The State of Vermont offers great earnings potential as you start out in the career. A new HVAC tech can earn over $17 an hour! As you advance in the career, your earnings go up, but they become more consistent with the rest of the country.
One of the benefits of working in Vermont is that you aren’t required to have a license as an HVAC tech or contractor.
Of course, being competent in the field is essential! We’d never recommend skipping proper training and apprenticeships so that you can adequately perform the job. There’s a lot of great opportunities nearby to learn the trade.
It’s always important to check with local authorities at the city and county level for specific regulations. Montpelier, Vermont’s largest city, follows the state and does not require a license to work in the HVAC field.
You do, of course, need permits for each project. State inspection is required before concluding the project by sealing any part of the project behind walls.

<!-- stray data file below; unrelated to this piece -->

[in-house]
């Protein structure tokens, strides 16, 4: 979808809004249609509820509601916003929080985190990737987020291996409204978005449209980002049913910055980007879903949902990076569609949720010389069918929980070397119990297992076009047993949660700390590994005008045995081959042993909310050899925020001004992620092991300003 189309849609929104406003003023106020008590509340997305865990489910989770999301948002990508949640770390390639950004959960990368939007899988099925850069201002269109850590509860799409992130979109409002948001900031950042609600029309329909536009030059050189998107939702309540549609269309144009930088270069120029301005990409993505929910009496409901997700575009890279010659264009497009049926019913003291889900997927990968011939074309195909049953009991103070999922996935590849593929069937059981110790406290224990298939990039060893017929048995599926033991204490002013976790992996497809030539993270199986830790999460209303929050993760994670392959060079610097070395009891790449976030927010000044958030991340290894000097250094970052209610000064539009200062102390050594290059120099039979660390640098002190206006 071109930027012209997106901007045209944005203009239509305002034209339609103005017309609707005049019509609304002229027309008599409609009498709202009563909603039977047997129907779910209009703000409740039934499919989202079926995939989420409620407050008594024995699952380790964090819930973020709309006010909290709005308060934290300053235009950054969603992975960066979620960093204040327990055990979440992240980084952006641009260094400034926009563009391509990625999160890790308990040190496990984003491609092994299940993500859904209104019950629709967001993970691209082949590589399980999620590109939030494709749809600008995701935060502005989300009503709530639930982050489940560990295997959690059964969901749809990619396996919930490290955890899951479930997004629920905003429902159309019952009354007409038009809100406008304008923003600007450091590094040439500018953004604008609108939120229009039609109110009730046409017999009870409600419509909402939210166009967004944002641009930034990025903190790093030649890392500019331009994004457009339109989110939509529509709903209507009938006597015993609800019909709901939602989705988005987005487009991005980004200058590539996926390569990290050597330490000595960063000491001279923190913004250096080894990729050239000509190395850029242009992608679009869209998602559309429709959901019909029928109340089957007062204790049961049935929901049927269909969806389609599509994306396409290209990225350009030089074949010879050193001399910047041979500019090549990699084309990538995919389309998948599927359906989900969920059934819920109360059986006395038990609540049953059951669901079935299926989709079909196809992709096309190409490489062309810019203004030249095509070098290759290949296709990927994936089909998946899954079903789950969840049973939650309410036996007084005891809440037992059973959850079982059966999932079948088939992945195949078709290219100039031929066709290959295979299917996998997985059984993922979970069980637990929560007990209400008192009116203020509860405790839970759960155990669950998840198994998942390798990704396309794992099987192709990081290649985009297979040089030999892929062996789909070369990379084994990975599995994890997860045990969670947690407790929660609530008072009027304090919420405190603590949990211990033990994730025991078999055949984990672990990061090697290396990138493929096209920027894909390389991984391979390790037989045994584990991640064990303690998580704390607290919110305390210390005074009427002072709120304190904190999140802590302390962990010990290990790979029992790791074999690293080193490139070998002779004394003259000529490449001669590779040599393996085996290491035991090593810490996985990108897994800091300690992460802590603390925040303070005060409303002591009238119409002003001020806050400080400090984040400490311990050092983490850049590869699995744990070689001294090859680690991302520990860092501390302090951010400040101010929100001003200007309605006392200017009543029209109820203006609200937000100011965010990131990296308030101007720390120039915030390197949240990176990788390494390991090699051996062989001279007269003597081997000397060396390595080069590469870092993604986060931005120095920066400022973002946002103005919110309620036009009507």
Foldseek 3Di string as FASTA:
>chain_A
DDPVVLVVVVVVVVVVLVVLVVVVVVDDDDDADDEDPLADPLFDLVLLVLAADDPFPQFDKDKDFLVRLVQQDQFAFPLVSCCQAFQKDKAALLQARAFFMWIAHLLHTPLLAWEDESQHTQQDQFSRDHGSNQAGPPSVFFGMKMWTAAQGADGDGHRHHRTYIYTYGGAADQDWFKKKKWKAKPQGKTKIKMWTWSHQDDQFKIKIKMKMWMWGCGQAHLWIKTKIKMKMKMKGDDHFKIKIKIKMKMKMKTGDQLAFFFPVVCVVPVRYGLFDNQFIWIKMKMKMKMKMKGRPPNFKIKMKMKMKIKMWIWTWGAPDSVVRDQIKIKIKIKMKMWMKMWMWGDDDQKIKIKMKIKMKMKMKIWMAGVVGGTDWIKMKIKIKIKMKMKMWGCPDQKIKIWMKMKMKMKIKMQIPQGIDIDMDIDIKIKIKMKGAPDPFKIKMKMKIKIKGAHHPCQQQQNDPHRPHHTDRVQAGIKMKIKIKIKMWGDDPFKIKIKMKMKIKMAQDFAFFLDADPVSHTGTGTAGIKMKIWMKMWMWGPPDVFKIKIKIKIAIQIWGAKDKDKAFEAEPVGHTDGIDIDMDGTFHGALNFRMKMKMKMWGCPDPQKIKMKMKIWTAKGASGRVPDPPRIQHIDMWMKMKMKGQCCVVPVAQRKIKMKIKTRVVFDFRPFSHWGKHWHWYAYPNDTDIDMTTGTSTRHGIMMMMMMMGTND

Other localities may have different rules, so be sure to contact the appropriate office to find out.
The Environmental Protection Agency, on the federal level, regulates working with refrigerants. Anyone who works with refrigerants on any level must have this certification.
One of the advantages of this certification is that it doesn’t expire – once you have it, you’re covered for life, at least under current law.
EPA Section 608 offers various types of certification depending on the equipment you service. There’s also a universal certification that covers all three types. Find out more about EPA certification in this article.
If you work with air conditioning in motor vehicles, you need to be certified under EPA Section 609.
Patrick Henry’s famous quote “Give me liberty or give me death” even applies to HVAC tradespeople in Vermont. While no license is required, be sure to get the best training you can. Being able to provide quality service to your clients will keep them coming back and help you continue to grow as a professional.
Looking For Information On Nearby States?
You might also be interested in HVAC licensing requirements in bordering states: